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Hairy Situations

You mess with the 'fro... you got to go.

By 4 min read 6

“Pa-ma?”

“Pa-ma? What was he talking about?

We were on the basketball court getting ready for the next pickup game. Not wanting to create an awkward silence, I gave my usual smile and slight chuckle. My signature move for evading communication obstacles. While we were taking practice shots I kept playing the word over in my mind: pa-ma…pamu…poma, palm? Ahh, my teammate wants to know if I can palm a basketball!

“Pa-mu?” I said, while holding the top of the ball with one hand in front of him.

“No, no, no, different” he muttered in Japanese. Then he pointed to the top of his head. Oh, perm! Perm? No, this unkempt head of hair isn’t artificial.

“All natural” I replied. My teammate couldn’t believe his eyes.

This hasn’t been the first time in Japan where my hair has been a topic of conversation. Whether I’m fro’ing it out, sporting a medium cut, or am practically bald, everyone seems to have something to say about what’s on top of my head. This has come as quite a surprise to me. Something I’ve seen as a nuisance to keep up monthly instantly took on an aura mystery.

Every once in a while some of my junior high students approach me. In a moment of awkward courageousness they mutter, “Head, touch. OK?” Although it is an unusual request, I respect their confidence to ask me such a question. Getting them to speak English in class is already hard enough. I let them feed their curiosity. Quickly.

My elementary students don’t have the patience to even ask me if it’s okay. If I’m sitting down they’ll try to reach up and touch my hair. If I’m standing up, they’ll stand on chairs. One time while I was having lunch with some of my rowdy fourth graders, a group of three to four students crowded around me. I successfully evaded their lunges for my head while downing my ebi tenpura.

Yet in those few short seconds a curious crowd had gathered. Each one wanting to behold the alien that invaded their classroom, as if I were some museum display. Too hungry to care, I gave up and let them take turns petting my mini-fro. All the while, the homeroom teacher smiling from her desk in the corner (I think the teachers secretly enjoy my subjugation). I have learned not to mind though. I would rather have a class full of inquisitive students than one full of smart, yet quiet children.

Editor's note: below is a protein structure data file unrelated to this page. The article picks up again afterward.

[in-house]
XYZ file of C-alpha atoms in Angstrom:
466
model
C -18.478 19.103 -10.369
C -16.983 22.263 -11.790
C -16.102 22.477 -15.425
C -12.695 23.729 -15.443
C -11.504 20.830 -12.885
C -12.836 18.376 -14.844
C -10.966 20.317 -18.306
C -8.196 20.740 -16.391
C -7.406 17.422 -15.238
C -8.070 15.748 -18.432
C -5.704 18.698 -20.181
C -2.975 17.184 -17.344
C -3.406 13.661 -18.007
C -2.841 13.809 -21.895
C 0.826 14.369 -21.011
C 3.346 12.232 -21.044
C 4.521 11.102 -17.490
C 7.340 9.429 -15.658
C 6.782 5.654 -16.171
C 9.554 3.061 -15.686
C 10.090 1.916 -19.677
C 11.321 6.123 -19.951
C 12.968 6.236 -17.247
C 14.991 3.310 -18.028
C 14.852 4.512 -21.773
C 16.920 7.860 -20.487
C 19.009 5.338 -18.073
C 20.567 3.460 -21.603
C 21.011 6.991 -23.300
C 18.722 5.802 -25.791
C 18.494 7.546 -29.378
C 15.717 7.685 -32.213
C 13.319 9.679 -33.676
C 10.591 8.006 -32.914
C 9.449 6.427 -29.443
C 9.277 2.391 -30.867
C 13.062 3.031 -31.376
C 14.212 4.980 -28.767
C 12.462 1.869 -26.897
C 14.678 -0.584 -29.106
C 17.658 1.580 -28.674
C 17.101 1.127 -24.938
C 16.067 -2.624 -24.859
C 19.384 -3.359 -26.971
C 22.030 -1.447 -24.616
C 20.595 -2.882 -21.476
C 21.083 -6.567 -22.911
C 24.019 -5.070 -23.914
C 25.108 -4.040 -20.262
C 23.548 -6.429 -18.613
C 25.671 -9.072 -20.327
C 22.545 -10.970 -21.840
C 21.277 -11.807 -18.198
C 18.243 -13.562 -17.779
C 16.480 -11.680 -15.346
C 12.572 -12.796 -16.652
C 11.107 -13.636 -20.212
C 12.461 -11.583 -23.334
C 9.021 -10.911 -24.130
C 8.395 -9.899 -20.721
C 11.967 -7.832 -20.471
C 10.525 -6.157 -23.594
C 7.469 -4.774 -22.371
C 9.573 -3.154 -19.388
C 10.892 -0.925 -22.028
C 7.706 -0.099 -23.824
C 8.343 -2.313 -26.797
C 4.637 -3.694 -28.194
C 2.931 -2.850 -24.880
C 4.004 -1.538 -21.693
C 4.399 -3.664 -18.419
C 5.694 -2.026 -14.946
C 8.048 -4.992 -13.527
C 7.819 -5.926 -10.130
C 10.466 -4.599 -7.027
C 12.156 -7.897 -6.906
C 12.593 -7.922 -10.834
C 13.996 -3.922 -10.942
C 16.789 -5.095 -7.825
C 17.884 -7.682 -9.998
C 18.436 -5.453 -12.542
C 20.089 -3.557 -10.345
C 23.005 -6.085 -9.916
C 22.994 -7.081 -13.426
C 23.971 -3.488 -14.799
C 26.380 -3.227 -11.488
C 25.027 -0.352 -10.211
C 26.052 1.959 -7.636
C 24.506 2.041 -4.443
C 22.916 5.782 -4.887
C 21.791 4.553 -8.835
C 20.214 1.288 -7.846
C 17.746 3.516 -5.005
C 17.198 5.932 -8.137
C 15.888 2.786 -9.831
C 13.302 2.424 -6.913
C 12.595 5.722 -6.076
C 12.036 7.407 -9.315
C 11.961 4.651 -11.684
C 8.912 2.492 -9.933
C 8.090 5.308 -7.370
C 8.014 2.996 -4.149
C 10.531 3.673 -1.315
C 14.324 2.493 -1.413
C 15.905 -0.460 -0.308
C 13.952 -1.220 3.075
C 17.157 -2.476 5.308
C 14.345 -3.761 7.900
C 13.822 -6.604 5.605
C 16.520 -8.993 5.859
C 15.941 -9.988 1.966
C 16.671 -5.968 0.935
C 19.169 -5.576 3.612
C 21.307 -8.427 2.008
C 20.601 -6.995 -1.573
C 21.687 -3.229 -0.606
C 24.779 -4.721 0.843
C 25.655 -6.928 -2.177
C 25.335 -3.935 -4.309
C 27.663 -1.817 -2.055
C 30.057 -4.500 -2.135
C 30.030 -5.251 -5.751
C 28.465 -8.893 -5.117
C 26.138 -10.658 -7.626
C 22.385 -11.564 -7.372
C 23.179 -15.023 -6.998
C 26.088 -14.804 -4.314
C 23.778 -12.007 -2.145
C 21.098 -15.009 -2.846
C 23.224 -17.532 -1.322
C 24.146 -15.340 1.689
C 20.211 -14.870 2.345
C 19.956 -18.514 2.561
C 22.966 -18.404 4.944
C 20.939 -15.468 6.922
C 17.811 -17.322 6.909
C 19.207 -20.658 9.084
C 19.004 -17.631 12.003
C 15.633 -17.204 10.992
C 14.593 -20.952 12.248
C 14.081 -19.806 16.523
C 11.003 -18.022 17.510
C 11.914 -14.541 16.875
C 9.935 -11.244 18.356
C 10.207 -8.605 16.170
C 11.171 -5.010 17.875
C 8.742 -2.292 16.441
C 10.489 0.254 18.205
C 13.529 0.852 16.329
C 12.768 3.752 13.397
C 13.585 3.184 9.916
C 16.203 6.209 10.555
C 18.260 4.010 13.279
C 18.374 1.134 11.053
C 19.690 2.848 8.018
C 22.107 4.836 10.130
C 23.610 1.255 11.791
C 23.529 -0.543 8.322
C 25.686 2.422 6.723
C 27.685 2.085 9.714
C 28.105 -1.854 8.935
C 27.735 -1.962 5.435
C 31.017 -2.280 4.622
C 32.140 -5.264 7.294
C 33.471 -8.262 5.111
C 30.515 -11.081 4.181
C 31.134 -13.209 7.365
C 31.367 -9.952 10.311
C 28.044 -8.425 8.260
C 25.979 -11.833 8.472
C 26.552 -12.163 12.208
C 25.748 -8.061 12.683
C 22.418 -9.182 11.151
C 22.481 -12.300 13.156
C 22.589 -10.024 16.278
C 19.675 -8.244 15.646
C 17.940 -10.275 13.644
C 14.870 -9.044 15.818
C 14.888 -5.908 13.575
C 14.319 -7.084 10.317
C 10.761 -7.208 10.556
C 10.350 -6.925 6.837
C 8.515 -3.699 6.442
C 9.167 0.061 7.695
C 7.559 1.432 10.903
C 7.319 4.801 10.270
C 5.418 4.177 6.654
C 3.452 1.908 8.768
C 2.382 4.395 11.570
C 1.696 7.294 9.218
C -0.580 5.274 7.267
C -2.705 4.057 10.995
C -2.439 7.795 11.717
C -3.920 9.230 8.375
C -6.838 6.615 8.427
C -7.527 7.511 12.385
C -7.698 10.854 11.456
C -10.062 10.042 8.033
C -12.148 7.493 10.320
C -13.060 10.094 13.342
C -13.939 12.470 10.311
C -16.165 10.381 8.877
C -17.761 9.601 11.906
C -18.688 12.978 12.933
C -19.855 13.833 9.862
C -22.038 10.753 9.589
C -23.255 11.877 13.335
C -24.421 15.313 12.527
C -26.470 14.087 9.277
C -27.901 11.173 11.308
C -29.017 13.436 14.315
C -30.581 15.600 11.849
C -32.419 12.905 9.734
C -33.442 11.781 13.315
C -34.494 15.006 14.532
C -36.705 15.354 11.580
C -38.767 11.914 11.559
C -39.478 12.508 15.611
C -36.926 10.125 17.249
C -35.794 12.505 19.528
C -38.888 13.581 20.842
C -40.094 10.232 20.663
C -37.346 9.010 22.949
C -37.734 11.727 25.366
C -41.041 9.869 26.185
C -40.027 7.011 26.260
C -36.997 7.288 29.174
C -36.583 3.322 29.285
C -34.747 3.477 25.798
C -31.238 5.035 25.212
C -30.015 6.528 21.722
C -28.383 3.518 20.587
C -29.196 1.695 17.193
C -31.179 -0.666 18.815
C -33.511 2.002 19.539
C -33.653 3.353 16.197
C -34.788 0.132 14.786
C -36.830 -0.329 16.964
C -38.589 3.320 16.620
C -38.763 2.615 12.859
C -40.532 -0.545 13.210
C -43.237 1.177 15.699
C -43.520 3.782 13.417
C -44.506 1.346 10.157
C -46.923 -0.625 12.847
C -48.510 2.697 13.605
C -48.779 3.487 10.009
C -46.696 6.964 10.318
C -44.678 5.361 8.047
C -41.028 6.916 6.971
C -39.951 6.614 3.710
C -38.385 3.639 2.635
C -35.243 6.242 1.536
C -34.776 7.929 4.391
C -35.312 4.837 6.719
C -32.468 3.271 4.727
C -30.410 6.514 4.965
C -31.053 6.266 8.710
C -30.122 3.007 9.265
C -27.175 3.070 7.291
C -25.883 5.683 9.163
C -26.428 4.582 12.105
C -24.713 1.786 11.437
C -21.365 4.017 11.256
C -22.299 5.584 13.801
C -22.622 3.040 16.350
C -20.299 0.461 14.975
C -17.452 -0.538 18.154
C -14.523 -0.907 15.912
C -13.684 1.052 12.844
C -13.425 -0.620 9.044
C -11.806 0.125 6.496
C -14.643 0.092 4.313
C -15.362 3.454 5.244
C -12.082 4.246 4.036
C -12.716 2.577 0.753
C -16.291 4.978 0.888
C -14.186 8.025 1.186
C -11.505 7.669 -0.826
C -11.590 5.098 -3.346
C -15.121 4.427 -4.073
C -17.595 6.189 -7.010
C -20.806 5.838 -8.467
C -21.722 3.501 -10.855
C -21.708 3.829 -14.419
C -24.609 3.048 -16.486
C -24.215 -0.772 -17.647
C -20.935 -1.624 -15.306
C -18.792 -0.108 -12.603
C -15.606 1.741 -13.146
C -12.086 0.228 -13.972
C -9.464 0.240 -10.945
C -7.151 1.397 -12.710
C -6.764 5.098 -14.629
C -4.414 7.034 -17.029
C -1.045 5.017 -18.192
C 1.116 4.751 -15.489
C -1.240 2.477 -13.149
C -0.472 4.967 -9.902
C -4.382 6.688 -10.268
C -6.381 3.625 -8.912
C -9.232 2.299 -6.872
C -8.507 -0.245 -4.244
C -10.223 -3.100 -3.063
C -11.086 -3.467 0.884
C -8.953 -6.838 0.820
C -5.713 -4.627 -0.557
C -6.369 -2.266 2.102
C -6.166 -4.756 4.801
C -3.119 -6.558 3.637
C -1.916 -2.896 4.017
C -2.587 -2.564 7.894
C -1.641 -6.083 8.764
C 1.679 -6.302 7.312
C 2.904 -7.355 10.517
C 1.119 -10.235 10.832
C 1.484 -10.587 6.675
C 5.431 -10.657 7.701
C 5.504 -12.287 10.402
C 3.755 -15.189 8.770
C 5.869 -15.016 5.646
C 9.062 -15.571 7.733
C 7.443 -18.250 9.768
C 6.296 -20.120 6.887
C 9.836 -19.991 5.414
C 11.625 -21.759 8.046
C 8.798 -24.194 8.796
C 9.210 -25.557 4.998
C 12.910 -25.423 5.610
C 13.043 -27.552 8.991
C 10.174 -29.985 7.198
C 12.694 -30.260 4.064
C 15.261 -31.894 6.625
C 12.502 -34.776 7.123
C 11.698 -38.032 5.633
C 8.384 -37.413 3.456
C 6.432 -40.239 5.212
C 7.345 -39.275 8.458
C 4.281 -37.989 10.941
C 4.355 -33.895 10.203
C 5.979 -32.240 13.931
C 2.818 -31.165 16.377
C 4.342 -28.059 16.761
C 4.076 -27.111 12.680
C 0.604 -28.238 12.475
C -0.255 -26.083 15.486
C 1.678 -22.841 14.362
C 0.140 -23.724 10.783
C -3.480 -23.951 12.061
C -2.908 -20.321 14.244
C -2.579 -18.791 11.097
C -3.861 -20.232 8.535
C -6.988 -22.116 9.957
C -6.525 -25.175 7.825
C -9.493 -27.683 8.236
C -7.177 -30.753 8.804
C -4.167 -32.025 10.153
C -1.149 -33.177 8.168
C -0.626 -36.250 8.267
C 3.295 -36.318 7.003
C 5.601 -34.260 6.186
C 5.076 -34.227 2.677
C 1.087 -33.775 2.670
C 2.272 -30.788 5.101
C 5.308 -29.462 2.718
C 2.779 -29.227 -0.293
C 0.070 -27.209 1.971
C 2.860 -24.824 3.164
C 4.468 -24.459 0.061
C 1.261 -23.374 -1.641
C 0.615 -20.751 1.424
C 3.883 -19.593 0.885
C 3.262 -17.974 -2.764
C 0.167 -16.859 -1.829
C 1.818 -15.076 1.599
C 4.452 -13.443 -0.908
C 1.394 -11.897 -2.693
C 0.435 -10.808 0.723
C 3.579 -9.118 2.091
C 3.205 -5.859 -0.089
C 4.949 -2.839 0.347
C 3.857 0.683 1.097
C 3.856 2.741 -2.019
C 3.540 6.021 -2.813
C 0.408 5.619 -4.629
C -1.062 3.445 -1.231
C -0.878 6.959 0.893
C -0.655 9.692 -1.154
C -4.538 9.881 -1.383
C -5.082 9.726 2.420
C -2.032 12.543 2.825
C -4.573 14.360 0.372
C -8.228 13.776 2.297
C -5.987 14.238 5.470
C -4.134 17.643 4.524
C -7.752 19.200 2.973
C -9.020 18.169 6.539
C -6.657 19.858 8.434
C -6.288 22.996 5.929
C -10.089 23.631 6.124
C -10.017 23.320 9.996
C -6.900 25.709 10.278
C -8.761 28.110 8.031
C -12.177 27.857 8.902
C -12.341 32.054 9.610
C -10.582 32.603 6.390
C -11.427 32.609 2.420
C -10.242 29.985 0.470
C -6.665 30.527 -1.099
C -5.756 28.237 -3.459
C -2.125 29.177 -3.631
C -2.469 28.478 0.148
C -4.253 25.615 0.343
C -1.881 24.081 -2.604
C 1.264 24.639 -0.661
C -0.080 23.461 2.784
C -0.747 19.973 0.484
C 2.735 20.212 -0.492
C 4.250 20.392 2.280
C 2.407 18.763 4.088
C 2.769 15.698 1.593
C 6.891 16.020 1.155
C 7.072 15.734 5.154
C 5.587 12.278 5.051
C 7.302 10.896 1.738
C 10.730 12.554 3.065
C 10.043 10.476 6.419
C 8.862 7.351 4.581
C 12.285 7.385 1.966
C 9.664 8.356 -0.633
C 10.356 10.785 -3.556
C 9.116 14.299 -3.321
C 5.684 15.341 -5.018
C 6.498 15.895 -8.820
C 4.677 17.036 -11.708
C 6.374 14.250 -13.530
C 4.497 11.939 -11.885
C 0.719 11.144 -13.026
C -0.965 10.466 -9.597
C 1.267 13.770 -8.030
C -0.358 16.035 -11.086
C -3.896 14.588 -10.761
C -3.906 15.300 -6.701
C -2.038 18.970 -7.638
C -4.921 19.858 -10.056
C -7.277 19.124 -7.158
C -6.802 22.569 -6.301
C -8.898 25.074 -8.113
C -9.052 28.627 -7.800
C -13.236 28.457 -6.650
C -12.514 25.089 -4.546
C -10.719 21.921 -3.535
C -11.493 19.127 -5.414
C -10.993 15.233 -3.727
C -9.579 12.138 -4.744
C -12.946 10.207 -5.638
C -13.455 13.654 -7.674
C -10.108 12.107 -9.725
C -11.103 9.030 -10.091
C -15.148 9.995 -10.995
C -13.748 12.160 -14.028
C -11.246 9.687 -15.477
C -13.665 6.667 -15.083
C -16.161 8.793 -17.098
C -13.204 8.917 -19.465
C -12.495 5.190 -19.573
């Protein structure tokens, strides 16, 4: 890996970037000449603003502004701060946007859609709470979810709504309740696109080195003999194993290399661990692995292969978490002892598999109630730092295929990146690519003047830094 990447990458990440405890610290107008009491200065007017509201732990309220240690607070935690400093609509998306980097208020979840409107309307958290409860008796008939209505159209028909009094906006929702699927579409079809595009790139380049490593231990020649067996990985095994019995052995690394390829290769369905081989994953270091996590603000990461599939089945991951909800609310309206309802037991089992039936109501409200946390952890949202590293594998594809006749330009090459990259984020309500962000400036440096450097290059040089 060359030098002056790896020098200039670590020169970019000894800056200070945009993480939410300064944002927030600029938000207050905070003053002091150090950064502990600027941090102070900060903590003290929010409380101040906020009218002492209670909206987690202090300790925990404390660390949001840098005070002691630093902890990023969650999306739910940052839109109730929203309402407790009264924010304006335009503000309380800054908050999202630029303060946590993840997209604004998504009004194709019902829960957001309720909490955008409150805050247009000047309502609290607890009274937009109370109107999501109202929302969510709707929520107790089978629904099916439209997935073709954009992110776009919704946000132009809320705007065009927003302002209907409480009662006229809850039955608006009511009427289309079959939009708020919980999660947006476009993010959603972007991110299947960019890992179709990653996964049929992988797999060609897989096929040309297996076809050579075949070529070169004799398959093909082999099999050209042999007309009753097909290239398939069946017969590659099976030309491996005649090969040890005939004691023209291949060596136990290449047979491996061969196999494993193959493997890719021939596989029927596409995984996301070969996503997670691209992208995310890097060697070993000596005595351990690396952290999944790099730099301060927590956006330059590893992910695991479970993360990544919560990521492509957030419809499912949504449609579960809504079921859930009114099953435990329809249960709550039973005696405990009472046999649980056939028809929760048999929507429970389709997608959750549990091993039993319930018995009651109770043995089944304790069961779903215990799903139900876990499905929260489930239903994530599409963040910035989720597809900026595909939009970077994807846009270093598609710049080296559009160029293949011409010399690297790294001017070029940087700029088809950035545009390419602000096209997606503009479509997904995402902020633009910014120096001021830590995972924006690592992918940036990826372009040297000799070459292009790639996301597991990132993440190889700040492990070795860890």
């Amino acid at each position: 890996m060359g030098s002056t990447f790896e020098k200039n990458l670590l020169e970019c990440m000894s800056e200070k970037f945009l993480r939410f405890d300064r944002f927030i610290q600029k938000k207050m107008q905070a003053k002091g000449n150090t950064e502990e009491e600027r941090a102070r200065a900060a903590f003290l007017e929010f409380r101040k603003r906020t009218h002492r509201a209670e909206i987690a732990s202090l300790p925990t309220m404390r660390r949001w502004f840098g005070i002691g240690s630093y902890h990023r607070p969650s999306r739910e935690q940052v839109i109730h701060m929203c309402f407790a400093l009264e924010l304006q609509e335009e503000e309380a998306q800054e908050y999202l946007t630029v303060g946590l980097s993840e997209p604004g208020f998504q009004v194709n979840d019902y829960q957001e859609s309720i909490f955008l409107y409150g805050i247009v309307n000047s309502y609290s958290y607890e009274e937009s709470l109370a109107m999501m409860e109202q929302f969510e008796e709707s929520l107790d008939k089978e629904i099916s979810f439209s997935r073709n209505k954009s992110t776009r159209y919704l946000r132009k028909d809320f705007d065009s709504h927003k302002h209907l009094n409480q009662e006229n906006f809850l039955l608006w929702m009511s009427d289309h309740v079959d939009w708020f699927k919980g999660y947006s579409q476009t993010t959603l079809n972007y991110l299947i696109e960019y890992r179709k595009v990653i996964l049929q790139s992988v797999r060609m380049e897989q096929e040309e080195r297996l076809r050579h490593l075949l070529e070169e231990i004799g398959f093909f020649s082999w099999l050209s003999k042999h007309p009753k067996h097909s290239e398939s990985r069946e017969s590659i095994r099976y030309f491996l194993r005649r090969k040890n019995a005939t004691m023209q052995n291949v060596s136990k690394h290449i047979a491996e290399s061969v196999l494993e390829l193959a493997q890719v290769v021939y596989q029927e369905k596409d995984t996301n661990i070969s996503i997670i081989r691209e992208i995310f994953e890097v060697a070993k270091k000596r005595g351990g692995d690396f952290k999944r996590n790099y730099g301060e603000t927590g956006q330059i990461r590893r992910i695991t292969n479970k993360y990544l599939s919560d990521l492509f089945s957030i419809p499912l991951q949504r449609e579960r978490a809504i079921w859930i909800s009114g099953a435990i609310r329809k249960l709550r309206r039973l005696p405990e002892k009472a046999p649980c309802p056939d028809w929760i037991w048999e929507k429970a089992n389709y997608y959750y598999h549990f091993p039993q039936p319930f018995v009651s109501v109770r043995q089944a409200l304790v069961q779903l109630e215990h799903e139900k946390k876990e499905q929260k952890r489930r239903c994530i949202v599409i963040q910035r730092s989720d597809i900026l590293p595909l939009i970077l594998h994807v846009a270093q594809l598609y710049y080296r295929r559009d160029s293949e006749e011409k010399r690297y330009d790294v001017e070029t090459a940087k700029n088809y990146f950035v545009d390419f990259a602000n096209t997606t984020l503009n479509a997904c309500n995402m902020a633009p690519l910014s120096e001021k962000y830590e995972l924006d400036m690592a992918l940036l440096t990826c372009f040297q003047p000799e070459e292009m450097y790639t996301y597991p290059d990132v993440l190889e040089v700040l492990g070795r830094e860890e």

Photo:

Children are instinctually curious. For many of my students, especially the younger ones, I am probably the first black person they have ever known. Putting myself in their shoes, I can see how something as trivial as hair, height, or even shoe size, could spark so much interest. I believe that my role as an ALT, beyond English teaching, is to inspire and perpetuate curiosity within my students. Perpetuating their interest in the world beyond their neighborhood forces the students to use English with me outside of class time.

Questions about my hair style branch into conversations about a variety of topics. I am their portal to the outside world. The more they exercise their curiosity, the more I know I’m doing my job right. I’d be doing a disservice to my students if I swatted them down every time they reached for my hair, or tried to take off my shoe and compare it to theirs. They’re just little scientists; investigating the phenomena around them. Why should I get in the way of their research?

Now I’m sure some of you reading this may think that Japanese people, children in particular, have some farfetched obsession with curly, black hair. Aspiring teachers or visitors to Japan, I can safely say that kids won’t be preying on your head around every corner. If anything, many students will be very shy around you at first. Over time, as kids grow comfortable in your presence, things similar to my experiences may occur.